Getting the most out of internships

The ins and outs of finding—and working with—quality interns

Published in FSD Update

By 
Dana Moran, Managing Editor

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Current employees are more likely to respect—and treat as equals—interns who jump right in to work, says Dana Ogan, dietetic internship director at Central Washington University.

They’re young, plucky and ready to roll up their sleeves. At least, that’s what operators hope to find in each fresh crop of interns.

“I’m not expecting them to come in with much in the way of experience or knowledge,” says Kris Ingmundson, food safety coordinator for the University of Georgia in Athens, Ga., who arranges internships for both college and high school students. “I want to see the enthusiasm and that they’re not scared by washing dishes.

Yes, interns will be washing dishes. But the experience also should be a valuable one for both operators and these short-term hires. FoodService Director spoke to Ingmundson and Dana Ogan, dietetic internship director for Central Washington University in Ellensburg, Wash., who coordinates internships at schools and hospitals, about the ins and outs of seeking out quality interns—and making the most of their time.

Experience can matter more than a transcript

A student’s grades don’t always add up on paper to reflect his or her work ethic, Ogan says. “You can tell that [some students] had to work through school, maybe they have a family,” she says. “Those can be the greatest interns. They know how to multitask, they’re a little more mature.” Interns with foodservice experience—both back- and front-of-house—also are more likely to understand how a kitchen works and won’t be blindsided on their first day, she says.

Passion can matter more than experience

While Ingmundson agrees that any kind of prior foodservice work—from slicing deli meat at the grocery store to a stint behind the counter at McDonald’s—is a positive for interns, sometimes those who don’t have the experience are able to articulate their passion for the business. “That intern has to be exceptionally excited about learning and flexible to do lots of different things; they have to be really self-motivated and seem really eager to take on ownership of their own experience,” she says. “Those can be difficult things to assess in an interview, but it’s worth trying.”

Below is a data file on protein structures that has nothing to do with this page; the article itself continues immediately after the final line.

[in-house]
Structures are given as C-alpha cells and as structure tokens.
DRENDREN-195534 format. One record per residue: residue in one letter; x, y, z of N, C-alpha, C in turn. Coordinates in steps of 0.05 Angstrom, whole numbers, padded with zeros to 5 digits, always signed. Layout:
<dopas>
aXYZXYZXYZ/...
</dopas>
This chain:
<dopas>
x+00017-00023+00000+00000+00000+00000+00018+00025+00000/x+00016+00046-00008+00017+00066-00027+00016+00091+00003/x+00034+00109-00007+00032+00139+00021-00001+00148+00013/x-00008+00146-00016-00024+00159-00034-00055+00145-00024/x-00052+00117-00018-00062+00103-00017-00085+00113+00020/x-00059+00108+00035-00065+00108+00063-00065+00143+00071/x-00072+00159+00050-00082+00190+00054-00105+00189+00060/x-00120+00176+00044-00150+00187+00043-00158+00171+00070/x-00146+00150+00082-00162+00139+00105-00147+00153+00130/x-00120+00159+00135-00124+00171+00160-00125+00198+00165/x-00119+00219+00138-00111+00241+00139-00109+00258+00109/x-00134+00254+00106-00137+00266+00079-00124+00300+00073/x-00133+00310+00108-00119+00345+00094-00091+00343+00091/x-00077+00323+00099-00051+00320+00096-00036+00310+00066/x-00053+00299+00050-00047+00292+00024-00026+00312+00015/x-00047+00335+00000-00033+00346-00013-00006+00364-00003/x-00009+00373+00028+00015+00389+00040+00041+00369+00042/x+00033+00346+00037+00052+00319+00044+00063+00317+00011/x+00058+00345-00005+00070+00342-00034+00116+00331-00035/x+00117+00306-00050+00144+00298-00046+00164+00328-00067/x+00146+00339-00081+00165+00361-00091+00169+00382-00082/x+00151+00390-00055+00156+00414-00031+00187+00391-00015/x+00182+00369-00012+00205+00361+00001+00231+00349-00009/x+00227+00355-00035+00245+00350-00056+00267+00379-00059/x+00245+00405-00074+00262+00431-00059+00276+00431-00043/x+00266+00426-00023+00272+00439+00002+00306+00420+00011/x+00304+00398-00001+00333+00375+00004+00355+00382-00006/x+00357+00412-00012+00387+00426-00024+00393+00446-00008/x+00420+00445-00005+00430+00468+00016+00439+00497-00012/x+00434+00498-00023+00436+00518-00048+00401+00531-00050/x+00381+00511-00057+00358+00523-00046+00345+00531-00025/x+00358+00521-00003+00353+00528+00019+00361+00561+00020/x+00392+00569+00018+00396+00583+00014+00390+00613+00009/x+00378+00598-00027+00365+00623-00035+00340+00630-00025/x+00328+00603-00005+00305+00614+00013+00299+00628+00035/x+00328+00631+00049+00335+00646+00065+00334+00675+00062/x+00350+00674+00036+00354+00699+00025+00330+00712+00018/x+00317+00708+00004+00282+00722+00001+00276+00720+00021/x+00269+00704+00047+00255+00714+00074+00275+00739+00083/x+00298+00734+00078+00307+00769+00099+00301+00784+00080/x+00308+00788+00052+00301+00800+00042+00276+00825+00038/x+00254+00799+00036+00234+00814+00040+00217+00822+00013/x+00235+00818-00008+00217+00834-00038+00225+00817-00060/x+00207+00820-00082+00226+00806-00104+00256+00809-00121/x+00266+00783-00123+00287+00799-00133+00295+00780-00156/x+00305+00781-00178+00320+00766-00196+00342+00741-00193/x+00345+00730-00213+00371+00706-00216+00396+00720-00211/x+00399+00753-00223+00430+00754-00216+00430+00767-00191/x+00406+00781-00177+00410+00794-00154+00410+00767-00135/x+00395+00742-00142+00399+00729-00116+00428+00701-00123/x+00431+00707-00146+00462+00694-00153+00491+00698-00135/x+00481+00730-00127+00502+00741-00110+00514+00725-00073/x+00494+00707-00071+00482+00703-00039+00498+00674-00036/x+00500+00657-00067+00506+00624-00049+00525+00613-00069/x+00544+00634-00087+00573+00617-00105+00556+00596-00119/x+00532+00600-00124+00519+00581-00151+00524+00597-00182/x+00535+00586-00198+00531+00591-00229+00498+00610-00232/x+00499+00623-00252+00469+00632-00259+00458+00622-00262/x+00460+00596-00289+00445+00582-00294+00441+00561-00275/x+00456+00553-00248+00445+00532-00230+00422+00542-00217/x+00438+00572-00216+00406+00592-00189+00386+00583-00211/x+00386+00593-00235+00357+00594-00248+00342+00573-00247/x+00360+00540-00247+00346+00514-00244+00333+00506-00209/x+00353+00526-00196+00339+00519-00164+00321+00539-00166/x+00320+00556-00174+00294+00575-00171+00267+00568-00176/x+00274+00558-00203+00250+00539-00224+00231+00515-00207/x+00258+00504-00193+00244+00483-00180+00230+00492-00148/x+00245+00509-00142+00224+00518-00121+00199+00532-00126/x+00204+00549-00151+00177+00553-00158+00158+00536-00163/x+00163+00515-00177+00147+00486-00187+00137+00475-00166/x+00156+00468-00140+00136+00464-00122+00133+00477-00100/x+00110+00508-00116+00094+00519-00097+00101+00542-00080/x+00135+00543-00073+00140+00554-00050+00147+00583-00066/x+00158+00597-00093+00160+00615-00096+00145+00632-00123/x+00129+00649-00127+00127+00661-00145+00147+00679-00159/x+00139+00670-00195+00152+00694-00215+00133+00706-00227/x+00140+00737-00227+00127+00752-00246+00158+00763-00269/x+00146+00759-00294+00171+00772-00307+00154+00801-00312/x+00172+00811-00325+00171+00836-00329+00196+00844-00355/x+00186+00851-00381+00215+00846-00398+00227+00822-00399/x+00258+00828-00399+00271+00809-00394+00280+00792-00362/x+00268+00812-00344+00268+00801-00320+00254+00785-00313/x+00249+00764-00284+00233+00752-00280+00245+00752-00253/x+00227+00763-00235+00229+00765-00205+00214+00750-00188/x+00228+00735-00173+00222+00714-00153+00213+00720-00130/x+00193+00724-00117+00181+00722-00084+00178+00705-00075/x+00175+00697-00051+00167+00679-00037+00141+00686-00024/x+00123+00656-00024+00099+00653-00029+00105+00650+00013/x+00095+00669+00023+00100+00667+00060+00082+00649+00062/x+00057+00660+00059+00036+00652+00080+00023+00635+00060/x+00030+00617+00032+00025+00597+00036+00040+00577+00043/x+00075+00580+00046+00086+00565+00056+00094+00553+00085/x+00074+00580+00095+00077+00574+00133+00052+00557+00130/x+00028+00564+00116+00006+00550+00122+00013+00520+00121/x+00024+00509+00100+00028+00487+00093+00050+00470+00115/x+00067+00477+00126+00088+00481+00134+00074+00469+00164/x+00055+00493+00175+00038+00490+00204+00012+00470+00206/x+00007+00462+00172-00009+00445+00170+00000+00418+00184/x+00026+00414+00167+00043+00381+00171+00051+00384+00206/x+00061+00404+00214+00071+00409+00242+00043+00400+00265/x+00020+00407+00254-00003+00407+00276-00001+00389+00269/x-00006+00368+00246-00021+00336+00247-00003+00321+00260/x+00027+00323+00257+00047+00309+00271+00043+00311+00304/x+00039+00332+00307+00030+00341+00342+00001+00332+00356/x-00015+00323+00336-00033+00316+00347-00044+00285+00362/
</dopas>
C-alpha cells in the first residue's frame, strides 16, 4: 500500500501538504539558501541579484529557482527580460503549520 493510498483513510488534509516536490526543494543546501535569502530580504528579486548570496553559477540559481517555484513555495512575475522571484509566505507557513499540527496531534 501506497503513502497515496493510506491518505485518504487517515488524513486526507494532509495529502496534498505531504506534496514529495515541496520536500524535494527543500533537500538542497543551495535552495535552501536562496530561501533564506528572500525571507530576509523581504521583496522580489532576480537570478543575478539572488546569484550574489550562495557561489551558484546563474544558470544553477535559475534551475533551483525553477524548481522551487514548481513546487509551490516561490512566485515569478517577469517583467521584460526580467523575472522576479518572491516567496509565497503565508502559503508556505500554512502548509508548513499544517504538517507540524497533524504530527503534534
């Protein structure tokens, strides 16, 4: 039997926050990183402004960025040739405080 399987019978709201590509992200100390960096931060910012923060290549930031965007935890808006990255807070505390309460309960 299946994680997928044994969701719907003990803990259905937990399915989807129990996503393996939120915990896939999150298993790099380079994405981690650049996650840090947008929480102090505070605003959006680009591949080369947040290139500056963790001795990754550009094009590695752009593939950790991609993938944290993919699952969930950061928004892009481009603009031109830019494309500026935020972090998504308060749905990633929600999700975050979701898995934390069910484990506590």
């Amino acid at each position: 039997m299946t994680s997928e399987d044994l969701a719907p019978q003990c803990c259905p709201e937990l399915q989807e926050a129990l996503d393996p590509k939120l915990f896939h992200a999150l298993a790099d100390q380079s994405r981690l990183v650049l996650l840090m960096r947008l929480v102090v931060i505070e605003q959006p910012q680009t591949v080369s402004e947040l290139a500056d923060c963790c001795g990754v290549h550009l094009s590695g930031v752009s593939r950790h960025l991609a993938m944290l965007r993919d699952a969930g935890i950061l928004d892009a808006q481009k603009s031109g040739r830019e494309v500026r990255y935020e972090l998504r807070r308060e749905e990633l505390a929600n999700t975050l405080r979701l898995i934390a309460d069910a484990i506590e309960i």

Hire interns during your busiest times for maximum impact

While internships traditionally may have been thought of as a summer gig, Ogan says many FSDs she works with prefer to bring their interns in during busy pockets or for special projects throughout the year. “I think foodservice can be crazy busy and have its ups and downs,” she says. “I just had a meeting with one operator, and she was telling me she’d love to have an intern during her commodity orders, which is only a two-week window.” Ogan recommends operators work up a predictable annual timeline so they’ll know in advance when an intern will be the most helpful.

Treat interns like an employee

Employees will have increased respect for interns who jump in and are able to do the same work, Ogan says. “I find that interns who are given the most responsibility, they actually do the best because they’re kind of treated as an equal,” she says. “If they’re given meaningful tasks and not just frivolous work, they rise to the occasion.” For example, she says, an intern working in school foodservice who is told that his or her project will be audited will take that task very seriously.

Maintain appropriate boundaries

There is, however, such a thing as too much responsibility. Ogan cites employee discipline as something interns should absolutely not be involved in. Ingmundson says the amount of responsibility can vary from person to person. “Observation before handing over the reins is always a good idea,” she says. “Some interns, at the end of the semester I’d be happy if they ran a shift at one of my buildings, others not. Paying attention to their abilities is key.”

Goals are key—for both employers and interns

Ingmundson says she sees her role as both a coordinator and a mentor, and says it’s important that interns have thought enough about their futures in foodservice. And if operators are coordinating an internship the right way, it’ll be a lot of work—but that investment should be worthwhile. “Work out specific goals with desired outcomes, and create experiences that match those goals,” she says. “All of that is a very personalized approach, but I think if you take the time to do that, you end up with a better experience for both intern and operator.”

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